Sat. Jun 22nd, 2024


Key Takeaways

  • Keep drivers updated for better performance and new features, specifically for graphics cards.
  • Enable XMP / EXPO and Resizeable BAR / Smart Access Memory in your BIOS to boost performance.
  • Try upscaling technologies like DLSS, FSR, or XeSS, and tweak game settings for improved FPS.


If you’re looking for some ways to optimize gaming performance on your new or existing PC, you’ve come to the right place. Regardless of what type of hardware you’ve got, I have a list of optimization tips that you don’t want to skip.


Update Your Drivers and the OS

Arguably, the best way to keep your PC optimized for games is to keep your drivers up-to-date. Keeping them updated to the latest version not only ensures that your hardware continues to work as intended, but it also adds various performance enhancements, features, and bug fixes.

The graphics card drivers are the most important, as the graphics card handles all the rendering that makes sharp and detailed graphics in games possible. You should update them once a month or whenever a new triple-A game is released to take advantage of game-specific improvements. Here’s our guide on how to update graphics card drivers.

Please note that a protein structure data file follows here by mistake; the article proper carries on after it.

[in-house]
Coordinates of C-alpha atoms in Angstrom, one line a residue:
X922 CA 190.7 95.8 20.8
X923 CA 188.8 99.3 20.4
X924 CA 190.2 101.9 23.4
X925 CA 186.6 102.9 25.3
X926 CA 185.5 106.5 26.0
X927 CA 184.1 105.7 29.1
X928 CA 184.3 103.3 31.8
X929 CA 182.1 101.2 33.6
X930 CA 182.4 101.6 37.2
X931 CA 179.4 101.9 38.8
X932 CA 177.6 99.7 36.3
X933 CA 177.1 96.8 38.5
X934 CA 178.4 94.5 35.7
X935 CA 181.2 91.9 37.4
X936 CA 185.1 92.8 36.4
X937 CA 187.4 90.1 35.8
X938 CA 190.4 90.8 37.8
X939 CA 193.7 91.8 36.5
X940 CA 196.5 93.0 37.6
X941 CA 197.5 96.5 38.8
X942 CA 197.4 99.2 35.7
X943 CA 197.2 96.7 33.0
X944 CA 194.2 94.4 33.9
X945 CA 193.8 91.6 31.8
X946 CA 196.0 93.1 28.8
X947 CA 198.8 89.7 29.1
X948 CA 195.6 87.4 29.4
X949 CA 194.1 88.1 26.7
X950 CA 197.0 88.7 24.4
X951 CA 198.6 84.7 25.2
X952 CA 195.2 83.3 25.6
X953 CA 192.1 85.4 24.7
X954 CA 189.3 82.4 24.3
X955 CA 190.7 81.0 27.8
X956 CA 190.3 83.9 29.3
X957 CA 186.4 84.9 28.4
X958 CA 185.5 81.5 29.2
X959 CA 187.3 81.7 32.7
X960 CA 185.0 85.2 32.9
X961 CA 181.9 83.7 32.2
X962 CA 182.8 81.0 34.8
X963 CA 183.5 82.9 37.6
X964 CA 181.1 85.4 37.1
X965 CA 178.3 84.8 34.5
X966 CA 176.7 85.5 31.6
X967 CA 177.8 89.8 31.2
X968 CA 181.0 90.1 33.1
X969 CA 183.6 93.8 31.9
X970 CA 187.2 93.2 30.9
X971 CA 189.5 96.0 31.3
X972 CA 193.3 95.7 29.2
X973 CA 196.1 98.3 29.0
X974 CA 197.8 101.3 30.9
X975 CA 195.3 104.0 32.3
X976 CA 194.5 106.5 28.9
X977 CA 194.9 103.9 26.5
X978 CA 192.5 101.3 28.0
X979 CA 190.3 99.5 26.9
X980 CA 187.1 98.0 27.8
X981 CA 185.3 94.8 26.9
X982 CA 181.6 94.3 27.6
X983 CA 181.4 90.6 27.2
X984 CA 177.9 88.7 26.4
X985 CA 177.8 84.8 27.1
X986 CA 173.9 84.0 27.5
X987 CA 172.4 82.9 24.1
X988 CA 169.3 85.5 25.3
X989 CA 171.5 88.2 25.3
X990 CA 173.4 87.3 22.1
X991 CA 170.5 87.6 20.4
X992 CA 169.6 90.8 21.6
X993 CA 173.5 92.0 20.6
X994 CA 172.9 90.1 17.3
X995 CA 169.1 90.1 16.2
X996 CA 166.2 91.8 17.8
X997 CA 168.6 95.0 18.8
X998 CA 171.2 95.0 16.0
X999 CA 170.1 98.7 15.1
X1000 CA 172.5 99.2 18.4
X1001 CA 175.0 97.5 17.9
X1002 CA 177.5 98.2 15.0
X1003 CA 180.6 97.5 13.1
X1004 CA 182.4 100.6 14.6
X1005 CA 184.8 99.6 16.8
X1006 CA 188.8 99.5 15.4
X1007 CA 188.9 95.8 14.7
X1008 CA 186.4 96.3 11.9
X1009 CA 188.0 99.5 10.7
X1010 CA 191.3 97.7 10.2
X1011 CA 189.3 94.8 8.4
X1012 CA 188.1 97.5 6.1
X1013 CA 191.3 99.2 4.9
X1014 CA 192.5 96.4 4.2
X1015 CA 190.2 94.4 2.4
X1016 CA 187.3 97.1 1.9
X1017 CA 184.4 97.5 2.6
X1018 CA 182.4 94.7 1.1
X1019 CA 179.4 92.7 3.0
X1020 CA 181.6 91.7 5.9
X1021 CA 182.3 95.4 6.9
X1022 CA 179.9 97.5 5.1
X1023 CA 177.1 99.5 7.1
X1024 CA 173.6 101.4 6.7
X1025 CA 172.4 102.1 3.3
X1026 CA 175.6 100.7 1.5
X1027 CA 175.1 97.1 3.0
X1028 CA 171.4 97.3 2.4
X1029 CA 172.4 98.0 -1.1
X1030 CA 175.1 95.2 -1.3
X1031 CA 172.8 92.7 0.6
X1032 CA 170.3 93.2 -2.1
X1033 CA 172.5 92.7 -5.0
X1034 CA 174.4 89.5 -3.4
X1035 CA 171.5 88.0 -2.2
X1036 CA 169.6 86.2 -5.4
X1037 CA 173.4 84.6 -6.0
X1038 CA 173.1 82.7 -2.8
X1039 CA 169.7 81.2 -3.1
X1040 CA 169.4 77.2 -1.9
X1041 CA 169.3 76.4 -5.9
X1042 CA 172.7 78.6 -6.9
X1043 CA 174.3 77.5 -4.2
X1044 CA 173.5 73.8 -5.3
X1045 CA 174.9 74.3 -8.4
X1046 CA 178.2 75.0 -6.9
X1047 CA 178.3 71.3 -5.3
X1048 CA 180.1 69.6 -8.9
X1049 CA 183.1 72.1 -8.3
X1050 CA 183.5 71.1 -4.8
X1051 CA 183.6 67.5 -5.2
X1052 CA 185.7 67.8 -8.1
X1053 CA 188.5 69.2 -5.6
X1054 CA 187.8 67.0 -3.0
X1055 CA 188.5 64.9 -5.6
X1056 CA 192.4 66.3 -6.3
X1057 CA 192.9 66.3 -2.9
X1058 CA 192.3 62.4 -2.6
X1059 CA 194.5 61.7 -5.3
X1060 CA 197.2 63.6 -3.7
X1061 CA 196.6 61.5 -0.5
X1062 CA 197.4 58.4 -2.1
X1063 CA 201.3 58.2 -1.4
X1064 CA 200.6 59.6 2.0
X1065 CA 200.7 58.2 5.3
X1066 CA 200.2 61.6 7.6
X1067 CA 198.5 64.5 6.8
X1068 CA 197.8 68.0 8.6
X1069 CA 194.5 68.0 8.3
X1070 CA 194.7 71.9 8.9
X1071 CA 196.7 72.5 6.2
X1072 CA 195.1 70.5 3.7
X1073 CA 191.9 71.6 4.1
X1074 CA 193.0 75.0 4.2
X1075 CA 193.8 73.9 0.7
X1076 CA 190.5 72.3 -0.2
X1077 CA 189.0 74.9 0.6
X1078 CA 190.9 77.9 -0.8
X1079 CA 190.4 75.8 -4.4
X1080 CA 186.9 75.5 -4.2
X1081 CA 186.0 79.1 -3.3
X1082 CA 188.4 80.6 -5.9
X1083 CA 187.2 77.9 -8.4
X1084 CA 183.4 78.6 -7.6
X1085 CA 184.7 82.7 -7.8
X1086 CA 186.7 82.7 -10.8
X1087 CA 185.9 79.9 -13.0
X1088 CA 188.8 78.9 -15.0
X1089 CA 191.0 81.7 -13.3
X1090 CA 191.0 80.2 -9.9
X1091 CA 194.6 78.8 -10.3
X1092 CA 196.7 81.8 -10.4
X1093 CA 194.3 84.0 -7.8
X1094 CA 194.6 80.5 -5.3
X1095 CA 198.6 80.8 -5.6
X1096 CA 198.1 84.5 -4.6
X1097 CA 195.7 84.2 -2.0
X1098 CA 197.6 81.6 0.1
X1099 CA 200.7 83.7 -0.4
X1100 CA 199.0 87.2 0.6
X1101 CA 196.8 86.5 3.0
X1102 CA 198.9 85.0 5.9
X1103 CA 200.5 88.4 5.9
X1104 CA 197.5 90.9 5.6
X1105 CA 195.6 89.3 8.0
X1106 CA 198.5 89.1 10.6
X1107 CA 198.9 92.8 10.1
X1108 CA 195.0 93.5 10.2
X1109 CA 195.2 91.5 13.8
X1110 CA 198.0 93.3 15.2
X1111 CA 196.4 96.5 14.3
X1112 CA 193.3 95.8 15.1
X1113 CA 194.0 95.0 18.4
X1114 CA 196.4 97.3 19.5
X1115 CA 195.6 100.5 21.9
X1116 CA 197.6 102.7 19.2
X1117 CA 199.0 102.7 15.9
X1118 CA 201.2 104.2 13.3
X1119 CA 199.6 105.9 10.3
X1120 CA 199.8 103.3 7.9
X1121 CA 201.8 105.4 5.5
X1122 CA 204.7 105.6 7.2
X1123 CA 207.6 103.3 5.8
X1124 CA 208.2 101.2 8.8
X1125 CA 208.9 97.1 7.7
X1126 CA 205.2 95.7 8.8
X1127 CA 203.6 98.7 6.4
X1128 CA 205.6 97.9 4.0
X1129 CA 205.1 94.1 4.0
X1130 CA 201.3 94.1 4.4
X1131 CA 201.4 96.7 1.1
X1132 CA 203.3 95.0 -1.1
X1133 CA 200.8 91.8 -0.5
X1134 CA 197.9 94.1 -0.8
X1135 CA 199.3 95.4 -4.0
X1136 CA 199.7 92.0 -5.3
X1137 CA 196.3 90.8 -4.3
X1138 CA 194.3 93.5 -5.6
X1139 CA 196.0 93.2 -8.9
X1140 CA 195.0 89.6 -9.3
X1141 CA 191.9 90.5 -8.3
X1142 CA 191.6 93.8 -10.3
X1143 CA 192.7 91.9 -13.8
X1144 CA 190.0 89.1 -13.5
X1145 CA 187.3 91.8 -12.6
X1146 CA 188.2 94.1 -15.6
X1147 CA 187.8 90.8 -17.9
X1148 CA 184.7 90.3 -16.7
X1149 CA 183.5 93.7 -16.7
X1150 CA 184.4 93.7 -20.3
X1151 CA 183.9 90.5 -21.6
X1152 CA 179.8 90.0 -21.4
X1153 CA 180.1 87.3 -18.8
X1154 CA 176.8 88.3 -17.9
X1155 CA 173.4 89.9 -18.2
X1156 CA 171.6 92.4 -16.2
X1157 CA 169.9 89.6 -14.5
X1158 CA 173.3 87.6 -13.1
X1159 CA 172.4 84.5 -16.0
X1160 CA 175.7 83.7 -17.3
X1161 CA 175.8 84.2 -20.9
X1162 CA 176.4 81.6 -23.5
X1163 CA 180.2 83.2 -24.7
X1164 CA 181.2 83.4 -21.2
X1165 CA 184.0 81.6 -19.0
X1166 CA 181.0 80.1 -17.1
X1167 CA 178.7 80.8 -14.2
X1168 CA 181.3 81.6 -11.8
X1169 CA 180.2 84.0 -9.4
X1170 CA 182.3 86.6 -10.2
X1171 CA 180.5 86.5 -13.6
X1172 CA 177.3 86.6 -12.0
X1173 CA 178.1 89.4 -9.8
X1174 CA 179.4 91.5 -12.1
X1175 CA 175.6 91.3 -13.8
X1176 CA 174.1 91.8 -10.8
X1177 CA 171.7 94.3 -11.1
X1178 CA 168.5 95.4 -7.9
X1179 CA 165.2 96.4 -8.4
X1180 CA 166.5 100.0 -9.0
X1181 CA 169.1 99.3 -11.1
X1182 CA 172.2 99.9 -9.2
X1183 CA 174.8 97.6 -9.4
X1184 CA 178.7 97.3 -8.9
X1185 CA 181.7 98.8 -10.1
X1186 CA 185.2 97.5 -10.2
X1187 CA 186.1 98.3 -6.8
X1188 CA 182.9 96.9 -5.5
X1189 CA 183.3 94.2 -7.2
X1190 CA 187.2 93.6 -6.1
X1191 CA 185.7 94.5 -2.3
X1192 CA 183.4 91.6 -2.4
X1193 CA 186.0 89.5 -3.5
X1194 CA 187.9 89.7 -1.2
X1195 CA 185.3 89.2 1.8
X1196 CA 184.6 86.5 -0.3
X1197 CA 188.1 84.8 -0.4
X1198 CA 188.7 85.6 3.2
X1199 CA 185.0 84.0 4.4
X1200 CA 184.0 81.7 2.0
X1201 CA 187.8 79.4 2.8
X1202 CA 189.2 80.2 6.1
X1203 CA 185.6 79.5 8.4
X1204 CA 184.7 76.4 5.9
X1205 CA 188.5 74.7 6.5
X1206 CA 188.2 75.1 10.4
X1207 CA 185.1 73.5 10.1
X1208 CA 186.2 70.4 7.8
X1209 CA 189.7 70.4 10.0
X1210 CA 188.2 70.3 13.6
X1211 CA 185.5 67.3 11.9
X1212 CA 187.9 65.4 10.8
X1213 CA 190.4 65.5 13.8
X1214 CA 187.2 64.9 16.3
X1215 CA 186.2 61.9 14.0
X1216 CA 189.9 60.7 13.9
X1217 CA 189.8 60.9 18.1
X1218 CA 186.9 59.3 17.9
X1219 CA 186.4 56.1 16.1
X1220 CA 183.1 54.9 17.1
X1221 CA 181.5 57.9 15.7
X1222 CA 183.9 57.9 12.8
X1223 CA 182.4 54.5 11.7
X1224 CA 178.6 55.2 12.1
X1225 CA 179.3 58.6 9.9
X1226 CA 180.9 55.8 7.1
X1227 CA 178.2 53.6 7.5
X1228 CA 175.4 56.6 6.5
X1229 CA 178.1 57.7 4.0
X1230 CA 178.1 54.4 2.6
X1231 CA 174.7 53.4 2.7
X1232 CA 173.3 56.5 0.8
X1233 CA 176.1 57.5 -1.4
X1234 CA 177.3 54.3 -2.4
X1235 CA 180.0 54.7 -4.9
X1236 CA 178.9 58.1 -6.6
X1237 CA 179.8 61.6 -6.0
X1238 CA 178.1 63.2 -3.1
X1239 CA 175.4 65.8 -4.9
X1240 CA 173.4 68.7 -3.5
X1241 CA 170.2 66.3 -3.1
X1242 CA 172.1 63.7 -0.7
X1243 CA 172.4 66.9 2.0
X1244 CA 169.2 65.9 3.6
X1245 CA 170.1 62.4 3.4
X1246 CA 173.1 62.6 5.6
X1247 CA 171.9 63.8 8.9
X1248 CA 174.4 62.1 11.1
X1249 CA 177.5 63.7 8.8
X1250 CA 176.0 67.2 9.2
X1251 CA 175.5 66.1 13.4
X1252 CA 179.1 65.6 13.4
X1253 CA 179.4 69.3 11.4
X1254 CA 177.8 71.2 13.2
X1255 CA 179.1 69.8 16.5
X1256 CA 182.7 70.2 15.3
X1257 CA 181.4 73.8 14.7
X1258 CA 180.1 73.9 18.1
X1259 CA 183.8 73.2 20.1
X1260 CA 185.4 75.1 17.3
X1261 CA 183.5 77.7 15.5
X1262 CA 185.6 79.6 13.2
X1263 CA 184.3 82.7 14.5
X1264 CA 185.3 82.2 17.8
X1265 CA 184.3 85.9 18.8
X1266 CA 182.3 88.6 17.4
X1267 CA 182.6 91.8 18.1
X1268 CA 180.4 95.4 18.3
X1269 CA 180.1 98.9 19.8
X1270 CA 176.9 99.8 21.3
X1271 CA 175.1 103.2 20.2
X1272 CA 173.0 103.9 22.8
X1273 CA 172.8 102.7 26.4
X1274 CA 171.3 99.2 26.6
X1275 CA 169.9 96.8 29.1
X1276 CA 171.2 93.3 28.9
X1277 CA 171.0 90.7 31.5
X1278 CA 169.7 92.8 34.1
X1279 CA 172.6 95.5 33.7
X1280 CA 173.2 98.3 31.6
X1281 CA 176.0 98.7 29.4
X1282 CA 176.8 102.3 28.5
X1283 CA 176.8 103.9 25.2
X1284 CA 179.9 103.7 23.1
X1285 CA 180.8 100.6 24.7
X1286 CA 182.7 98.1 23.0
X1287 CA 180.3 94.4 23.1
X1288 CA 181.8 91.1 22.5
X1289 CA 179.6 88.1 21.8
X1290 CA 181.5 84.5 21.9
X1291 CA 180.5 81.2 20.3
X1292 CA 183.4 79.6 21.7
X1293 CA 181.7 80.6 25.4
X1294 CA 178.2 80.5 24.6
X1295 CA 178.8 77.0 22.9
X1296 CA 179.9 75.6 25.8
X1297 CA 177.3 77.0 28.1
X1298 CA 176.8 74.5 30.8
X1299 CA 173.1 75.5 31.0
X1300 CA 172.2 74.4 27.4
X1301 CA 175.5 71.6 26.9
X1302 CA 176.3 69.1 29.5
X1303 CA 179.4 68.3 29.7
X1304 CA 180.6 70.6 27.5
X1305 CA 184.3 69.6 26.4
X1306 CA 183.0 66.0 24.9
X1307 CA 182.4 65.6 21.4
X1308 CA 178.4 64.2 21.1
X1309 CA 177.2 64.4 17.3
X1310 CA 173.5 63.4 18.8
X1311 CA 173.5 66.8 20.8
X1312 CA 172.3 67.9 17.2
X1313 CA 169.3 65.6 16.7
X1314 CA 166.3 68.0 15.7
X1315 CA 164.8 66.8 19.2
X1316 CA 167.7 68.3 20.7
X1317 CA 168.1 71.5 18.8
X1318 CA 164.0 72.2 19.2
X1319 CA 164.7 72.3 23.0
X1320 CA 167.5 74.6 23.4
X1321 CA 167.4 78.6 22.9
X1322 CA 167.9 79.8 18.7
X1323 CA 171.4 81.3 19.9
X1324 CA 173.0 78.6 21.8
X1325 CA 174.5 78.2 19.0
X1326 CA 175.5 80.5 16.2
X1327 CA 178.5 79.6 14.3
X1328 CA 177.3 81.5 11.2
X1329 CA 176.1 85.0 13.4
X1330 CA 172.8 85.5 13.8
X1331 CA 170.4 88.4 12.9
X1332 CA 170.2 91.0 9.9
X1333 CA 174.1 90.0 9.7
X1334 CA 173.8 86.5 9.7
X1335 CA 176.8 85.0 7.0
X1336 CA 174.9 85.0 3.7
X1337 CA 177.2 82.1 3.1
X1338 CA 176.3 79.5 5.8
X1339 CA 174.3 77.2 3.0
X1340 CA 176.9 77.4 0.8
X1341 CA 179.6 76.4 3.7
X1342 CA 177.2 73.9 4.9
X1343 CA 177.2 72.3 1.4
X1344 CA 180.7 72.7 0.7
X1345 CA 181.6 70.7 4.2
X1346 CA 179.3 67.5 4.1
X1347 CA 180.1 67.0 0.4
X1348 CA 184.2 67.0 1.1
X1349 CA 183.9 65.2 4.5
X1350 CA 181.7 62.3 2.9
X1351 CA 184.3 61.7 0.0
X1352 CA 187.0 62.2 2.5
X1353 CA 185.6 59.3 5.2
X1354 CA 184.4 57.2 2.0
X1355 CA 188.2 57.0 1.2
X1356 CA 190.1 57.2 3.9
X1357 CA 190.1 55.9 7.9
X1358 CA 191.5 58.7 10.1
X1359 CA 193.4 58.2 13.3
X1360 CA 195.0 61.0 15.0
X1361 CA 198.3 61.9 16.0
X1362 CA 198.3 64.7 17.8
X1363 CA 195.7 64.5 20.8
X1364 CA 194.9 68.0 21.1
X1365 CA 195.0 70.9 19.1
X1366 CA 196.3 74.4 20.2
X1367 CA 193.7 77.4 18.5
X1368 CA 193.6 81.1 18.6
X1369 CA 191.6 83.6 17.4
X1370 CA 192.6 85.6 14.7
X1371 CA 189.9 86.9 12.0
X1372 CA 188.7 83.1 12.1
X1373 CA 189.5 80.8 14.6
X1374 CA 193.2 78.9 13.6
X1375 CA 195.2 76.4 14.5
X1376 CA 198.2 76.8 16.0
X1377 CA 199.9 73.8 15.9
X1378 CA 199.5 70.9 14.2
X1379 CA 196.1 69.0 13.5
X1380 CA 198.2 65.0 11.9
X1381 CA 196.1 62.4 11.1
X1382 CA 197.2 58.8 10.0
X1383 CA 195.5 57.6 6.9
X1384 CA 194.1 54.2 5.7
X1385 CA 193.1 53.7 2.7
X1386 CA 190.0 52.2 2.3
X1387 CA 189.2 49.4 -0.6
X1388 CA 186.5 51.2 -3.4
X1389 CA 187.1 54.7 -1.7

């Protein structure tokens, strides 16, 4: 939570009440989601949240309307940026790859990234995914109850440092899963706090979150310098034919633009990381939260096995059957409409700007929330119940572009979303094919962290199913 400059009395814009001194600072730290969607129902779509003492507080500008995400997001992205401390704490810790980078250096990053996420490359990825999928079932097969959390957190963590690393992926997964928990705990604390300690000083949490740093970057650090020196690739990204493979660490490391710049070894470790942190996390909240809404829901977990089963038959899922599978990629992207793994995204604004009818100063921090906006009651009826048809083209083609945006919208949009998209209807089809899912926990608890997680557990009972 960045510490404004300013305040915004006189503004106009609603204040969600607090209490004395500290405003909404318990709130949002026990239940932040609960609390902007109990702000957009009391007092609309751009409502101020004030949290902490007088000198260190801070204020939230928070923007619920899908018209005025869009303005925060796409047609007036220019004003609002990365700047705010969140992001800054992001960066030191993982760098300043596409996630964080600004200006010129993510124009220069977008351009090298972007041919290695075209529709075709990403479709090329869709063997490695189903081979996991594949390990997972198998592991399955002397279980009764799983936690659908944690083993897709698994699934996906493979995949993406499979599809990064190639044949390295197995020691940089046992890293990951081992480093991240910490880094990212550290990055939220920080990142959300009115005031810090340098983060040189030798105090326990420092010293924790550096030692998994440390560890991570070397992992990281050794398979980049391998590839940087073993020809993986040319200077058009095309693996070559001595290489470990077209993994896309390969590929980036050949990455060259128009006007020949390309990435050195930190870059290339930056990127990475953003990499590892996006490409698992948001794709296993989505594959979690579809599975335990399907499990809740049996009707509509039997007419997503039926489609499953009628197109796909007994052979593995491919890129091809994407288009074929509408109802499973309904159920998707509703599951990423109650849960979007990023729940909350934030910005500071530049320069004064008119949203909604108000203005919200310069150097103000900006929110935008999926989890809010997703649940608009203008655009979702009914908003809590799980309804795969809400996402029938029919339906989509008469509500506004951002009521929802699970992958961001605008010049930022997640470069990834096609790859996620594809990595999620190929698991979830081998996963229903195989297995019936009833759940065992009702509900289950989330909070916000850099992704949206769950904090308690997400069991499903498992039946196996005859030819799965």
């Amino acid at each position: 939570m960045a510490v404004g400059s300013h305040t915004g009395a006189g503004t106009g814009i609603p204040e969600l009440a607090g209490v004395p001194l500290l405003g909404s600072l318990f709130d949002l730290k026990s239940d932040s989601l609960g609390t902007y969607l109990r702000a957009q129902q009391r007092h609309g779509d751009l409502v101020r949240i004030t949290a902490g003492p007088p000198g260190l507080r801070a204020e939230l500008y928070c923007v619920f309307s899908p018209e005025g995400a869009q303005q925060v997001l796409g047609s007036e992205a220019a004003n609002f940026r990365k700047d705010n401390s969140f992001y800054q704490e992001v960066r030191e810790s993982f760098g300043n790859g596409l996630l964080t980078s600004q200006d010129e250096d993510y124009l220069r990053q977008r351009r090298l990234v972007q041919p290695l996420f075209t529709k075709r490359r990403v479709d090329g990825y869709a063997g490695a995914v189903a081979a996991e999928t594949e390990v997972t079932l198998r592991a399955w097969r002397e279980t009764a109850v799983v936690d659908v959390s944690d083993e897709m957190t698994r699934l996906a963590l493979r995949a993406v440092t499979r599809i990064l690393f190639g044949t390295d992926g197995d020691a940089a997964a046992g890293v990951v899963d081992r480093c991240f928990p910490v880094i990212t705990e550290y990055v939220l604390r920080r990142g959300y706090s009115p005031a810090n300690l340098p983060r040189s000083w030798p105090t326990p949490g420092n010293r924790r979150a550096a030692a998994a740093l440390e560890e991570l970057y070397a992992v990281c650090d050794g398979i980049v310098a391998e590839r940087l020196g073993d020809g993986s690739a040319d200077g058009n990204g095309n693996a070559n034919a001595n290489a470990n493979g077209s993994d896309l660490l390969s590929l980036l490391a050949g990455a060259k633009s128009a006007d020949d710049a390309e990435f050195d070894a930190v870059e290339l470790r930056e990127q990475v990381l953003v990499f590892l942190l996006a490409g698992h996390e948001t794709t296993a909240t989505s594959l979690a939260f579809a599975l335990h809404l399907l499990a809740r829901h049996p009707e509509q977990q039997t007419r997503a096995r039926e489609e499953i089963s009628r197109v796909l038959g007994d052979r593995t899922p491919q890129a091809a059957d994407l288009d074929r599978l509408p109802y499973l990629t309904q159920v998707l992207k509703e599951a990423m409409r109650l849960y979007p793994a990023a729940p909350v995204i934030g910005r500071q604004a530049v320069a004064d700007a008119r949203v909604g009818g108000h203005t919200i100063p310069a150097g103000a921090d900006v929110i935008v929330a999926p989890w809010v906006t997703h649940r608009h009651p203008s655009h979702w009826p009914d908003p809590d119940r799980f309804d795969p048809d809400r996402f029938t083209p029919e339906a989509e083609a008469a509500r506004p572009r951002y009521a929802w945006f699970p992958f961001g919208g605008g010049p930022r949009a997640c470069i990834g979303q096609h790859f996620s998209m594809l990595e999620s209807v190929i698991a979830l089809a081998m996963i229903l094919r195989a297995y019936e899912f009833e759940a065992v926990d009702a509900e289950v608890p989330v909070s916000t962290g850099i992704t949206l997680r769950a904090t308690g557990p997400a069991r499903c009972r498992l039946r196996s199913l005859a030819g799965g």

There are a few other things that you want to keep up-to-date, namely, your chipset drivers and your operating system. Instead of putting off that pesky Windows update, you should check for new updates proactively. Also, please don’t use a driver utility tool.

Enable XMP / EXPO

Extreme Memory Profile, or XMP for short, is an Intel configuration set for RAM; it allows your RAM to run at a higher clock speed, which directly improves performance. AMD’s equivalent on newer chips is EXPO (AMD Extended Profiles for Overclocking) and AMP on older models. Some motherboard manufacturers have developed their own alternatives to Intel’s XMP and have given them different names, such as A-XMP (MSI), DOCP (ASUS), and EOCP (Gigabyte).

Whatever the option is called on your computer, you should enable it to get an instant performance improvement, and a significant one at that. I told my friend to enable it recently, and he reported getting about 10–15% more FPS on his AMD rig. To enable it, you’ll have to go into your motherboard’s BIOS; consult your motherboard manual for instructions.


Two RAM modules near a computer case.
Lucas Gouveia / Justin Duino / How-To Geek | LariBat / Shutterstock

Enable Resizable BAR / Smart Access Memory